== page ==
• ACatchOfLight

ASK THE PHOTOGRAPHER - 1ST YEAR BUSINESS ADVICE

Dear Sarah, I'm in the first year of my business. Being a small business owner yourself, I was wondering if you had advice that really helped your first year. 

Thank you. 

-Newbie 



Hello Newbie,   Welcome to the small business world! Let me start by saying I'm not an expert. I learn new things every day. Though I've had friends help me along the way, it was a lot of stumbling around in the dark on my own, running into things- sometimes hard. 

When I first started I had no idea where to begin, and though I could give you advice about websites, and marketing (there are a ton of mistakes new business owners make here... do your research as much as you can), I am actually going to give you advice for the backend, the stuff that clients never see. The reason I'm going to give you this advice is because owning your own business is a roller coaster ride of emotion. Managing that emotion is going to fall squarely on your shoulders and isn't always easy. 

Something I recommend is to start a journal. It sounds silly, and I wish I could say I got the advice at some professional business college... I did not.

 One day, while trying to figure out how to get my new business off the ground, I got frustrated and then distracted. While googling "business models" I found a link for  "healthy tips for living right" and I clicked on that instead. Yes, probably should scold myself for not staying focused, but the deviation actually helped me discover something I'm so grateful I do now.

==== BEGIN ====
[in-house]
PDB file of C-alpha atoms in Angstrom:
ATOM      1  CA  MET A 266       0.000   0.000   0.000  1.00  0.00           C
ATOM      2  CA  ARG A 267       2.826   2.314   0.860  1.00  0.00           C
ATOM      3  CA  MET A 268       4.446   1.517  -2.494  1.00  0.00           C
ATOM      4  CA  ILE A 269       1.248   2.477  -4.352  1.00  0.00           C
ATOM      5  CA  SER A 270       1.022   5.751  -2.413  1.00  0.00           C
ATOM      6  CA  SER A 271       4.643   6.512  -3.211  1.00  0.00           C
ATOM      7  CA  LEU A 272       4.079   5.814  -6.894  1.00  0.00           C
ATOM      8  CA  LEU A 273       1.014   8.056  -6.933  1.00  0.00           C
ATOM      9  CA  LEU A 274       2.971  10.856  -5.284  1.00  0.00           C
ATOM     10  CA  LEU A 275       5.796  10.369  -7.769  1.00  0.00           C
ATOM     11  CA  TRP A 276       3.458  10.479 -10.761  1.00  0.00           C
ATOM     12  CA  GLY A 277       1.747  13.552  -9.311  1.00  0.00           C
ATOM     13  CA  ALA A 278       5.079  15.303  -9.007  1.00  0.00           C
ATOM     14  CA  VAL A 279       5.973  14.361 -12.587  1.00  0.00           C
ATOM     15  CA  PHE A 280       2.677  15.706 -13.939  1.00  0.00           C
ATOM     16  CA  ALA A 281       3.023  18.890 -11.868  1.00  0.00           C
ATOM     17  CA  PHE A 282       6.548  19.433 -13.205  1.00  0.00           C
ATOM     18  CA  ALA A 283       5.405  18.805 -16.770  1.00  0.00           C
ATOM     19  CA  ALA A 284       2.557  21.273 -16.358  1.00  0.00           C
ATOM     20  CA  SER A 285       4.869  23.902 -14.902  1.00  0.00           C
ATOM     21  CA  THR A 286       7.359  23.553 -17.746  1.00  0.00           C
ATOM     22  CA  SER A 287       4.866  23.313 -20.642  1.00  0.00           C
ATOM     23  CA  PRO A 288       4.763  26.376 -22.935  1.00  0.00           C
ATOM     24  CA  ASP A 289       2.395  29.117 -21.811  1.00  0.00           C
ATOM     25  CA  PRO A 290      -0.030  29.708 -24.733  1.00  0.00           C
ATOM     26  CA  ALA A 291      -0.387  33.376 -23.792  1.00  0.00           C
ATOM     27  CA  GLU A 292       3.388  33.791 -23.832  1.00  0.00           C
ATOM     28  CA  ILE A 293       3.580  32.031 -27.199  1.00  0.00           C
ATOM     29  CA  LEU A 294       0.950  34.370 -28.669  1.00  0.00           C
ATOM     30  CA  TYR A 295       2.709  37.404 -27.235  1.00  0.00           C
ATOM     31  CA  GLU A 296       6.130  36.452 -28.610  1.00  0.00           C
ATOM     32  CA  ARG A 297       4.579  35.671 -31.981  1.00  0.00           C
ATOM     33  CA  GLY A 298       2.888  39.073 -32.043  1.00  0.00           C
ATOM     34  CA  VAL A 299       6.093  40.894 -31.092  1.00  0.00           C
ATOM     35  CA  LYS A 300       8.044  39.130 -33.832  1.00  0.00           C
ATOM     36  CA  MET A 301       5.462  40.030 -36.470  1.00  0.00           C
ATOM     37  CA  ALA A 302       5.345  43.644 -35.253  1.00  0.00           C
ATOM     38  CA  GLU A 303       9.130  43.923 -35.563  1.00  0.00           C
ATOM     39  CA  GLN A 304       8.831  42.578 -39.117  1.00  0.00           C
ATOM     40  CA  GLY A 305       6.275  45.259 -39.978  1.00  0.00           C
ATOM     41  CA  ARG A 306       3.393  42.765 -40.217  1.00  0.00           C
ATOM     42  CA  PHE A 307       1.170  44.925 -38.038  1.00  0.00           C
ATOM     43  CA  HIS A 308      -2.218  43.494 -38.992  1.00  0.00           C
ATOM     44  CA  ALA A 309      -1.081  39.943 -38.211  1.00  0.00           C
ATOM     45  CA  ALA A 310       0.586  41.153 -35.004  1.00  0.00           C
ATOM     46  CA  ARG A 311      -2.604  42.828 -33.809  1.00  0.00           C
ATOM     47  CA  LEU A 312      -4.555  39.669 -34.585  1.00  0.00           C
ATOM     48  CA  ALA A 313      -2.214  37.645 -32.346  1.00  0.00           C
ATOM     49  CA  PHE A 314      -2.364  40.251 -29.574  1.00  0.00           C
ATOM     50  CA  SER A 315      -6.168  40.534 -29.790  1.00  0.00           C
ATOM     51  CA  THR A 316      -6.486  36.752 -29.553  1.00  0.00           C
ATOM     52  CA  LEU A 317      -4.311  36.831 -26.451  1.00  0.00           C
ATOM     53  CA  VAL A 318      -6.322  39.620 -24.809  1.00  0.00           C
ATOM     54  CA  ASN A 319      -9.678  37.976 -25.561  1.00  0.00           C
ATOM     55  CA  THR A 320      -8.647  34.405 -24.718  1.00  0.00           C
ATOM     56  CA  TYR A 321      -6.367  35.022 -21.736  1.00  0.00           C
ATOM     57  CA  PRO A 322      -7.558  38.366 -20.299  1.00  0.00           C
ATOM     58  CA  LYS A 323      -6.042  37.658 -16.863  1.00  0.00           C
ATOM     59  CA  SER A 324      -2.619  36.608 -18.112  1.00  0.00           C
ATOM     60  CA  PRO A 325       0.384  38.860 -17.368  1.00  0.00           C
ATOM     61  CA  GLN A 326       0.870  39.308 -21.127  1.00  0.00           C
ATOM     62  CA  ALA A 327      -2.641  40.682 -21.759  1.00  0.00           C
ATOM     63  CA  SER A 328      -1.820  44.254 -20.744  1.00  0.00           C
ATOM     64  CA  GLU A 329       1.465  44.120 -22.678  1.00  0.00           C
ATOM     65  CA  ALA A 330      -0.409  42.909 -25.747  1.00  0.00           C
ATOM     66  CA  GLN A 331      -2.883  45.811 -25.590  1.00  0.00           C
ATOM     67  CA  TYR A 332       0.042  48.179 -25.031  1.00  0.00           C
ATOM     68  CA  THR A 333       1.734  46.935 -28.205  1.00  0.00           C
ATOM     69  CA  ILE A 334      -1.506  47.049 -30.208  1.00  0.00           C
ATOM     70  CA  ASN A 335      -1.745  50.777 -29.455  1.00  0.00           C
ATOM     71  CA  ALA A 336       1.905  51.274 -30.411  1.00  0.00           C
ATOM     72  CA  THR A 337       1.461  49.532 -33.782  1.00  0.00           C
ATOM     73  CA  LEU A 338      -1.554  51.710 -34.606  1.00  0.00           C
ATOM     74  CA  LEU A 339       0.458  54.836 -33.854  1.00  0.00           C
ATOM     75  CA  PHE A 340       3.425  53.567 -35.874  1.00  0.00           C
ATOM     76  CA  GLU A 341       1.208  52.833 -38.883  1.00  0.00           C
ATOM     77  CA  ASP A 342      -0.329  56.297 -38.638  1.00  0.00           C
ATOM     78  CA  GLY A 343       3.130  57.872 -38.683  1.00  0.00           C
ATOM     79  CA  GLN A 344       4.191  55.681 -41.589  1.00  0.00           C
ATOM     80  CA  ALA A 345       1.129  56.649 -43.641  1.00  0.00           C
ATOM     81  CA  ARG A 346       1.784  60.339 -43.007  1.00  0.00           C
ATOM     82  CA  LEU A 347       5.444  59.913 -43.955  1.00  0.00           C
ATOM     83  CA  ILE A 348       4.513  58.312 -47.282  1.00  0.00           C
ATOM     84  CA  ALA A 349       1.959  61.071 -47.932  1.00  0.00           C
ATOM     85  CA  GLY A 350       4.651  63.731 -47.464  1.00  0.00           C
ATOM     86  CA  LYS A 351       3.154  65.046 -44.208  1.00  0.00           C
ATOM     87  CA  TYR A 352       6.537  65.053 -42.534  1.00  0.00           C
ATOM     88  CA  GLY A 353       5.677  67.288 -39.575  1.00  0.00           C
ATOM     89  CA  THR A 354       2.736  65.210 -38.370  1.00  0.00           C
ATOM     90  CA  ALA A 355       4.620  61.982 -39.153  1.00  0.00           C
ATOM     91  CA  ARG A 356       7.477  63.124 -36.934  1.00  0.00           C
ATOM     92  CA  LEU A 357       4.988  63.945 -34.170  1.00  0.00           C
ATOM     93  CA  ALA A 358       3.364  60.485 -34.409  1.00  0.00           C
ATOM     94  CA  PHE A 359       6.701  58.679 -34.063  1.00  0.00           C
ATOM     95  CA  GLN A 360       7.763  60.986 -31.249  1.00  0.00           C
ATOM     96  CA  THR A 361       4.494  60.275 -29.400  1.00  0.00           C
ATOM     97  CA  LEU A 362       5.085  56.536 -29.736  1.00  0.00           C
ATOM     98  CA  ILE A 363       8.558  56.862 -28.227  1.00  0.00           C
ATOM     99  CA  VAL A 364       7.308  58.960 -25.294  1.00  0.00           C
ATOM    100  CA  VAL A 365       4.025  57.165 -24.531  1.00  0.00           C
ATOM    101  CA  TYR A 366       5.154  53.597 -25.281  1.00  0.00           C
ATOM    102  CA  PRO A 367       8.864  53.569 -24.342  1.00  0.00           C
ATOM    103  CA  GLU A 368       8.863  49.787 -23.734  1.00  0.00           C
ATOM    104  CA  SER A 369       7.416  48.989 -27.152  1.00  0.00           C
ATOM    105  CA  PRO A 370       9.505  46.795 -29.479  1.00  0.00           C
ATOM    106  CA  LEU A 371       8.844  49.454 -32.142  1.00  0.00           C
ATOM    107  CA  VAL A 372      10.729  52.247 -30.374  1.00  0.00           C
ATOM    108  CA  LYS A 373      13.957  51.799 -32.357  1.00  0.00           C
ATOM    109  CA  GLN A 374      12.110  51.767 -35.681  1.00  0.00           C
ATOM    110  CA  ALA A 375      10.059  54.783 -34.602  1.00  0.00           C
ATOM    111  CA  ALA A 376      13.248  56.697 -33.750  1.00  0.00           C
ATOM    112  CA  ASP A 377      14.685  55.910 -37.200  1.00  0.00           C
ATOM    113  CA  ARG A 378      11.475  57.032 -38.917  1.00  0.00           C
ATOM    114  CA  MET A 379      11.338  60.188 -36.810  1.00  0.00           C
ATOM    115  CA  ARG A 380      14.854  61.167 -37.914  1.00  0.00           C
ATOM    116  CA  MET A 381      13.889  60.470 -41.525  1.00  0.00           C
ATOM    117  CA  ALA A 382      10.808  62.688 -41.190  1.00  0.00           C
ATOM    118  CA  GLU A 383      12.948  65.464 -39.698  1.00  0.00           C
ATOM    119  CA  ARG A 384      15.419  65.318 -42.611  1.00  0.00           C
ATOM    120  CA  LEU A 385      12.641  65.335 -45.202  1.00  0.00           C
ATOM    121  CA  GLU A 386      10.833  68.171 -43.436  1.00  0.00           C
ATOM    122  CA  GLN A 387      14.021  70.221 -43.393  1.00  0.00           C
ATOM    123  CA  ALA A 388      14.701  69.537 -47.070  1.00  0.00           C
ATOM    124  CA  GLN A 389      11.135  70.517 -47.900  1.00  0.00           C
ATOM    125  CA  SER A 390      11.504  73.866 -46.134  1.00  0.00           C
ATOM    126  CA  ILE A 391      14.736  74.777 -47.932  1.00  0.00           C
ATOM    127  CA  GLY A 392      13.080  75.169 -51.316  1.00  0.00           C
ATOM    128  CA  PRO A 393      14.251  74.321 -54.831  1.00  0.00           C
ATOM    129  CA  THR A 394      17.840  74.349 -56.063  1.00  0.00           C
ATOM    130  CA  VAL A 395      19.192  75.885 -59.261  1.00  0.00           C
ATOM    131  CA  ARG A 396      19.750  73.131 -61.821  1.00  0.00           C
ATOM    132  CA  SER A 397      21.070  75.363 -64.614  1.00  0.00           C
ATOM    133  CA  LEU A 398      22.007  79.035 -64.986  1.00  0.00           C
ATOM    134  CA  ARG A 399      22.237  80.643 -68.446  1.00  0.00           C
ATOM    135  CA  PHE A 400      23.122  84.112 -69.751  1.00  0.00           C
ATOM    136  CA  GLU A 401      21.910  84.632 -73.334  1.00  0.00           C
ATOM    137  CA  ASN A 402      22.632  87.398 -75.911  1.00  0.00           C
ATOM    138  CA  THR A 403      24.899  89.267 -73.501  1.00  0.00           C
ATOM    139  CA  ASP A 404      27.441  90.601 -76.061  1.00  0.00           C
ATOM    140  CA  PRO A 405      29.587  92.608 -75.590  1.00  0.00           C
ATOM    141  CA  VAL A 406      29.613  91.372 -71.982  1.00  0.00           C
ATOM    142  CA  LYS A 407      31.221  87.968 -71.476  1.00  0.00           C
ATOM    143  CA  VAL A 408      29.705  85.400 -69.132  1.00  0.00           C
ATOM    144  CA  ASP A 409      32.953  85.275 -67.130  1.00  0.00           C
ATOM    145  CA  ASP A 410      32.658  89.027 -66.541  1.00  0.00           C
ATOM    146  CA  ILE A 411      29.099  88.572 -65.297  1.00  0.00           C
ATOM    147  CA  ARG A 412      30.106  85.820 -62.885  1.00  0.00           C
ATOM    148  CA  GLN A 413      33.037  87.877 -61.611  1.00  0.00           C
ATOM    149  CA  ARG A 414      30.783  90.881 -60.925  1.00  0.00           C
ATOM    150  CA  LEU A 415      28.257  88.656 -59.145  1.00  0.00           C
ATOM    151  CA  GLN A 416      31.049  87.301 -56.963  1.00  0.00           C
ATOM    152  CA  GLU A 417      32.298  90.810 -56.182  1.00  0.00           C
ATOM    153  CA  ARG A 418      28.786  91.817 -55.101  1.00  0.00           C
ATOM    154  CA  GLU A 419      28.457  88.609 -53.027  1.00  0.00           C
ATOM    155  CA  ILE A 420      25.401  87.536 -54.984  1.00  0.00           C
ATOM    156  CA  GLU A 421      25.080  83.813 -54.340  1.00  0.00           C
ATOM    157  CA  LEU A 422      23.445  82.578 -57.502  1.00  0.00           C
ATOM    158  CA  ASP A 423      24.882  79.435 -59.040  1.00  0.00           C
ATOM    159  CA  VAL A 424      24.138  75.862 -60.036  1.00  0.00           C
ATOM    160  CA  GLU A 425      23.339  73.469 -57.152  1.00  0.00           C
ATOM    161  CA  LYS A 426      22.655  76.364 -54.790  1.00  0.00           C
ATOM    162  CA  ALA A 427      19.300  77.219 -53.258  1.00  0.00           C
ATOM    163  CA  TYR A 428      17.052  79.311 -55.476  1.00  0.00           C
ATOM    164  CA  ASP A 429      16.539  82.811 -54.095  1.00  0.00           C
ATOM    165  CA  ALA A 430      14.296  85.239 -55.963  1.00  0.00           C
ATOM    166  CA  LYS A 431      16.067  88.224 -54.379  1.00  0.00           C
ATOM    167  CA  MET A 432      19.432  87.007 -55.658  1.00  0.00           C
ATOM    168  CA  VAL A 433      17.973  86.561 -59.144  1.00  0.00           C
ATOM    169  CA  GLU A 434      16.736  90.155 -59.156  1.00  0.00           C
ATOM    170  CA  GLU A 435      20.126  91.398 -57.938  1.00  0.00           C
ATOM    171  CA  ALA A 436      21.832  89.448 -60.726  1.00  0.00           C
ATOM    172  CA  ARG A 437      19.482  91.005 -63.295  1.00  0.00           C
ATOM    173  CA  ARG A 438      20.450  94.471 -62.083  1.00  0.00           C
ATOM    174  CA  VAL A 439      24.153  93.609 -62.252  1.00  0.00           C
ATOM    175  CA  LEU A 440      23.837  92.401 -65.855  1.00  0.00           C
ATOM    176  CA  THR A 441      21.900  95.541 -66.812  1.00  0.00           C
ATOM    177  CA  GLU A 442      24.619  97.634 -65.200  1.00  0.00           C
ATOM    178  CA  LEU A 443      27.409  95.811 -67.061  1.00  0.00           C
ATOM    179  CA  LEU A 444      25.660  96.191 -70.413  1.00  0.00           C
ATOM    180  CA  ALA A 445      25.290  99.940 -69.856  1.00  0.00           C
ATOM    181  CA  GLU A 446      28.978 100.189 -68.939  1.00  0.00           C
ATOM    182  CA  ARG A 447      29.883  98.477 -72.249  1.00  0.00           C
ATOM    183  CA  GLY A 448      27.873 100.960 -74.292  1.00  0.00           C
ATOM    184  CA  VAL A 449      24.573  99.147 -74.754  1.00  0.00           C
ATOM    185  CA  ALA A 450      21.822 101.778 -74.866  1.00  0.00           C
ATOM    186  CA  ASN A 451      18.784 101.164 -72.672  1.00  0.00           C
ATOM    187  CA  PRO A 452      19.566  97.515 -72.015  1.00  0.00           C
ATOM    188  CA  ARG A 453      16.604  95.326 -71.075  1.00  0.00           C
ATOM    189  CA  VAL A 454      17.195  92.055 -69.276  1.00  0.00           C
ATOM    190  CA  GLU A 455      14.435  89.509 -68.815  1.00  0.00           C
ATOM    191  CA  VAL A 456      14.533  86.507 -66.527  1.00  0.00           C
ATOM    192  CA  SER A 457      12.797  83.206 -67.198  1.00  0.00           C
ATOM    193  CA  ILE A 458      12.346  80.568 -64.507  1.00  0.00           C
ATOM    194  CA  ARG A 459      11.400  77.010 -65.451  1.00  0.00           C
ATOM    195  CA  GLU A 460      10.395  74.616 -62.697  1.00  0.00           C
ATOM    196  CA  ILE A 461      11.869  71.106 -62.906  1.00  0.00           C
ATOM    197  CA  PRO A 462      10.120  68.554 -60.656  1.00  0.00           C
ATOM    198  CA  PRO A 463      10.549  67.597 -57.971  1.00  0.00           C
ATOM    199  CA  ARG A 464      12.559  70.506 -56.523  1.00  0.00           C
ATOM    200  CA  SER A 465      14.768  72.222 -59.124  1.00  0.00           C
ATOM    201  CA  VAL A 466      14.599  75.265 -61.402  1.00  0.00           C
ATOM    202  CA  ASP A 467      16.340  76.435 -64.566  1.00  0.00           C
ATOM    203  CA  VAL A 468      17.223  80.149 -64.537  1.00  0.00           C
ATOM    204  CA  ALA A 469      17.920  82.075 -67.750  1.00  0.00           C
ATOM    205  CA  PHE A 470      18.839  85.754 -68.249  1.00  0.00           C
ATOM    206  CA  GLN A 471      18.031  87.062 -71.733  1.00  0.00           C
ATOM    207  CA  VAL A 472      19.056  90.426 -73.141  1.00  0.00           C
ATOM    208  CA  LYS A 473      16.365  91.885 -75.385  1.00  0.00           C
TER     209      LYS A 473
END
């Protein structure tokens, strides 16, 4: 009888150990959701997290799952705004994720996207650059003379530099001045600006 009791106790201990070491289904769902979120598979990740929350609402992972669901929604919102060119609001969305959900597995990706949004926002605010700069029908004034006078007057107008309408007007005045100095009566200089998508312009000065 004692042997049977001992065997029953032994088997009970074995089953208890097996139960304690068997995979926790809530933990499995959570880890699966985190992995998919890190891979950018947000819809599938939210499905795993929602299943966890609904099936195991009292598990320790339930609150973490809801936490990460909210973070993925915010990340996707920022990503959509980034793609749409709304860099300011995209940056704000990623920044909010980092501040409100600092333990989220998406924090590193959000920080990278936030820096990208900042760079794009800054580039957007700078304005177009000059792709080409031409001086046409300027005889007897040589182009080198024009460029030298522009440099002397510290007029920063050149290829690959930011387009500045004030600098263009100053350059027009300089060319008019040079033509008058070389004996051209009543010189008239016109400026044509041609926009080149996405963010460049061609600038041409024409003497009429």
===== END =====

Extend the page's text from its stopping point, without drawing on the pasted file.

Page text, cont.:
The advice from the website (trust me, you've heard this before): Keep a food journal, you probably don't even know how many calories you are consuming. Keeping track will help you stay on goal. 

This simple advice, totally unrelated to business or photography, actually got me thinking. From that minute forward I documented everything in a journal. What do I mean about everything? I seriously mean that... everything. 

A simply entry might be: 

Jan 5, 2015 - Researched flash equipment online, talked with a client about her summer wedding, booked an initial meeting with said client, cleaned camera gear, backed up photos...etc. 

Why this helps. 

1. It gives you great perspective. On the days it feels like it has been weeks or months since you actually had work, it will show you how much you actually do for your business (I currently put in about 60 hrs a week, not including mental time thinking about it and research time. Yet some weeks it feels like I've been slacking and haven't worked at all). 

2. It will help record the slow months. Every business has it's own ebbs and flows. In Colorado in February, unless you need maternity photos right now, or are a brave Bride willing to deal with the cold, there aren't a lot of shoots. However, this is a busy time to book clients for weddings. By keeping track of these things, I never freak out when I'm having a slow month. I can go back to my journal and say "okay, I'm not a horrible business owner, this is just a slow time of year in general." 

3. It will show how much you've grown. I was given the advice as a small business owner to figure out what I would need to survive, then cut that into quarters and expect to make 1/4 of the "need to survive" income my first couple years of business. Obviously it is great if I make more, but it is a good place to set a goal in the first years. By keeping a journal I can not only see if I've hit that 1/4 goal, but also see that I'm slowly making progress building towards more work. 

4. It shows you areas to improve. We all have things that we don't like to do as often as others. By keeping a journal I can see when I'm slacking on things in my business. 

I could go on and on, but this is a great way to help keep a record of that first year. Look it as a baby book, make it fun, include pictures, record accomplishments, save your first $1 you made in this book... whatever makes you happy. 

Hope this helps 

© 2014 A Catch Of Light Photography 

Denver, Colorado Photographer

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